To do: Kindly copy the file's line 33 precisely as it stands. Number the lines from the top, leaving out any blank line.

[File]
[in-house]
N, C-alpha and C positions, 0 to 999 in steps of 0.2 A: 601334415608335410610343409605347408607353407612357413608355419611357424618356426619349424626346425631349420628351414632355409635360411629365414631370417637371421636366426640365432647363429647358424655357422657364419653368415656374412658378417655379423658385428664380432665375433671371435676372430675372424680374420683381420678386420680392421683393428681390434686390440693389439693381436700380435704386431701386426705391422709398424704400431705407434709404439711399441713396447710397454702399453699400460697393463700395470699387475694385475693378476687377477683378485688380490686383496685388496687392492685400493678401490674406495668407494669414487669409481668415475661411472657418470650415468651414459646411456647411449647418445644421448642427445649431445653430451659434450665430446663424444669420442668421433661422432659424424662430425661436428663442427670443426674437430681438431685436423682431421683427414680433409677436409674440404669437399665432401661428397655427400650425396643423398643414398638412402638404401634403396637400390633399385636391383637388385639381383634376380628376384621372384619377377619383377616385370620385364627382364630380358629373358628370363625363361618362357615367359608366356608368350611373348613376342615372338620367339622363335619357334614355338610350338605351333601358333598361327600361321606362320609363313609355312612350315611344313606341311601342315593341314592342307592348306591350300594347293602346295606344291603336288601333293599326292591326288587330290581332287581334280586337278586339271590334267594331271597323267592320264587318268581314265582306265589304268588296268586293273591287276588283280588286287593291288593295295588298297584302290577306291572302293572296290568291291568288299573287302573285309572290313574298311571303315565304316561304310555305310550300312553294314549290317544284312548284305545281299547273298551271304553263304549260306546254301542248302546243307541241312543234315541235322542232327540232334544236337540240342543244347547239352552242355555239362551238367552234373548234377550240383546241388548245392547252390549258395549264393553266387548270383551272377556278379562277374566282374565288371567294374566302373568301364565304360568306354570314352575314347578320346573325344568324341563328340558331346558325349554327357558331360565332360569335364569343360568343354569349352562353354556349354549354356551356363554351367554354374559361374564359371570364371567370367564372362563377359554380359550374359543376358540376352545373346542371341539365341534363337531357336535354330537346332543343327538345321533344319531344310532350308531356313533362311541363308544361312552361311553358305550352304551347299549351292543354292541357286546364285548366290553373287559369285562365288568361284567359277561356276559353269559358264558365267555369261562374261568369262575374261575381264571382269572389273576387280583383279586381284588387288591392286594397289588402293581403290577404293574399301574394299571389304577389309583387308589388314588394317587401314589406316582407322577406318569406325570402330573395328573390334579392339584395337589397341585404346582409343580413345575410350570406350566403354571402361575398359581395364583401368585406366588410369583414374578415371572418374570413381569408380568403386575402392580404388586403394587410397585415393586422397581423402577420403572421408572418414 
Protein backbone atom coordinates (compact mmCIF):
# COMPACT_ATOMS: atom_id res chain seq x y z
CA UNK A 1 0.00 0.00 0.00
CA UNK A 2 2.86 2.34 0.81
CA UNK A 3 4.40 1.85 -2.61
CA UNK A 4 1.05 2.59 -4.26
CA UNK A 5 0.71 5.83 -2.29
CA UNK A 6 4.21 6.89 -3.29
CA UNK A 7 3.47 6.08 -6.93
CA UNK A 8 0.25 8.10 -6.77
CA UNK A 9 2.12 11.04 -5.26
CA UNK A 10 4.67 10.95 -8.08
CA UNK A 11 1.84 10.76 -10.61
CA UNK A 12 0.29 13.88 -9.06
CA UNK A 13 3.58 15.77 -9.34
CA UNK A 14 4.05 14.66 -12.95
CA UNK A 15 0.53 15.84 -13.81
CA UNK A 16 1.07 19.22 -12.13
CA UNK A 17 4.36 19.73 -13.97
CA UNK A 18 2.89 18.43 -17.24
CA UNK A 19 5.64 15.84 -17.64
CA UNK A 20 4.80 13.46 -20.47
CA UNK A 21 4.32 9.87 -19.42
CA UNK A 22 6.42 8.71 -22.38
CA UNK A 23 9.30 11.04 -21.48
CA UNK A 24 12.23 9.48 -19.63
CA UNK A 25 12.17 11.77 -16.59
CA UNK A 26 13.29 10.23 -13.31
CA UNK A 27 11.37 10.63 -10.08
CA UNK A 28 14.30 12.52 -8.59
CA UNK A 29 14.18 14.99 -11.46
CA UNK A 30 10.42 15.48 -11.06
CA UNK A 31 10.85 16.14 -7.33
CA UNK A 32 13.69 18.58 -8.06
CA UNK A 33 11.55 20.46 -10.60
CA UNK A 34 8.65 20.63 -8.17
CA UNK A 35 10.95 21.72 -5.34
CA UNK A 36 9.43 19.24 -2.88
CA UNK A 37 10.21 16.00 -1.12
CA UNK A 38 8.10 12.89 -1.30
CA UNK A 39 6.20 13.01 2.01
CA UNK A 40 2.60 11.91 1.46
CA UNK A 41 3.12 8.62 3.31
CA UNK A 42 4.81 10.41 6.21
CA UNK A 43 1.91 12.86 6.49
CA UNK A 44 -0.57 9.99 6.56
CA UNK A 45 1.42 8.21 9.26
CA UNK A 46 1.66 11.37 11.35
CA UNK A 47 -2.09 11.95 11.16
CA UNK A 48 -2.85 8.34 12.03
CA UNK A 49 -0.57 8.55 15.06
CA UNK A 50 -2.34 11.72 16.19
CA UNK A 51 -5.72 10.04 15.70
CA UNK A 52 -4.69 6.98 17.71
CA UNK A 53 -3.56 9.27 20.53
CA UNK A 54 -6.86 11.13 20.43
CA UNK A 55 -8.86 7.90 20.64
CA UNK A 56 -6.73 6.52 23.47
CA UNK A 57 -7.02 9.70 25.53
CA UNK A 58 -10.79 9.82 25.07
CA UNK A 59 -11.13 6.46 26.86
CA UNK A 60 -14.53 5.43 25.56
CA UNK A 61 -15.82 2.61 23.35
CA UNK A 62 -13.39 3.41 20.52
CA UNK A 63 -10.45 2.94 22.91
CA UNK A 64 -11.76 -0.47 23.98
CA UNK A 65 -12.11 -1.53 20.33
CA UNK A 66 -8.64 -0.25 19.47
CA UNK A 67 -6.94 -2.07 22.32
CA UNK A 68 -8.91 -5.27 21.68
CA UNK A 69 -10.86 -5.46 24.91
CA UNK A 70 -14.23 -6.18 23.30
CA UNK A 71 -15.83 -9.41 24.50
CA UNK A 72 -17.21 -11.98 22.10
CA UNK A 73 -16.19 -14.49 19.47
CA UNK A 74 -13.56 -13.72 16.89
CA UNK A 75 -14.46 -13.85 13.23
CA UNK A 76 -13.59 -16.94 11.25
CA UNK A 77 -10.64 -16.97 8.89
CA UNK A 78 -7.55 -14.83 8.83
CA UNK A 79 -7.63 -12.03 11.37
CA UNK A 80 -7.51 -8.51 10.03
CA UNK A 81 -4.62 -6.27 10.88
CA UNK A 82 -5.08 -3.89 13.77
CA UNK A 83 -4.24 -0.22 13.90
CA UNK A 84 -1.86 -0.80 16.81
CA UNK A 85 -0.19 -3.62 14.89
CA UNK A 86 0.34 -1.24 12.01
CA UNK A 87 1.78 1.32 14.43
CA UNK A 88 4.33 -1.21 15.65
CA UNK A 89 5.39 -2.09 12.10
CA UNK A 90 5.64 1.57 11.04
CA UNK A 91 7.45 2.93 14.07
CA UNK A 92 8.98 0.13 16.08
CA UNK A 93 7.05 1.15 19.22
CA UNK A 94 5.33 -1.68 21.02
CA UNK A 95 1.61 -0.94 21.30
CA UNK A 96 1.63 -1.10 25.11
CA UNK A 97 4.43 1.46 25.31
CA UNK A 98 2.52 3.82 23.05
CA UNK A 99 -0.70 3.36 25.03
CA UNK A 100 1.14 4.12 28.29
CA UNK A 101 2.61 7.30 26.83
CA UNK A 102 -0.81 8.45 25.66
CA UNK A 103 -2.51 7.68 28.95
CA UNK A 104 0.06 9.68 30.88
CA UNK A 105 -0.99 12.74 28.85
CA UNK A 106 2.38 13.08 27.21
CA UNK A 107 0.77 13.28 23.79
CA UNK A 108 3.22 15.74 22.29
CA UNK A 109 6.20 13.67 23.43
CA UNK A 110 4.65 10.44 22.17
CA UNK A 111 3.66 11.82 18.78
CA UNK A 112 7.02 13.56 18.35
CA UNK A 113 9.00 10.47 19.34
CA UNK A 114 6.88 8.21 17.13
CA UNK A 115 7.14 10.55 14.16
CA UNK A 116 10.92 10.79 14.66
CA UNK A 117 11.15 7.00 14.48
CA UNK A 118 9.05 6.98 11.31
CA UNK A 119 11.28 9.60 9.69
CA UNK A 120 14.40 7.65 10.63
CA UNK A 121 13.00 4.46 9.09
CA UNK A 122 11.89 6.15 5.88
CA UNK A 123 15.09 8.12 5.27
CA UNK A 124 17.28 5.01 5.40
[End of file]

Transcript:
CA UNK A 29 14.18 14.99 -11.46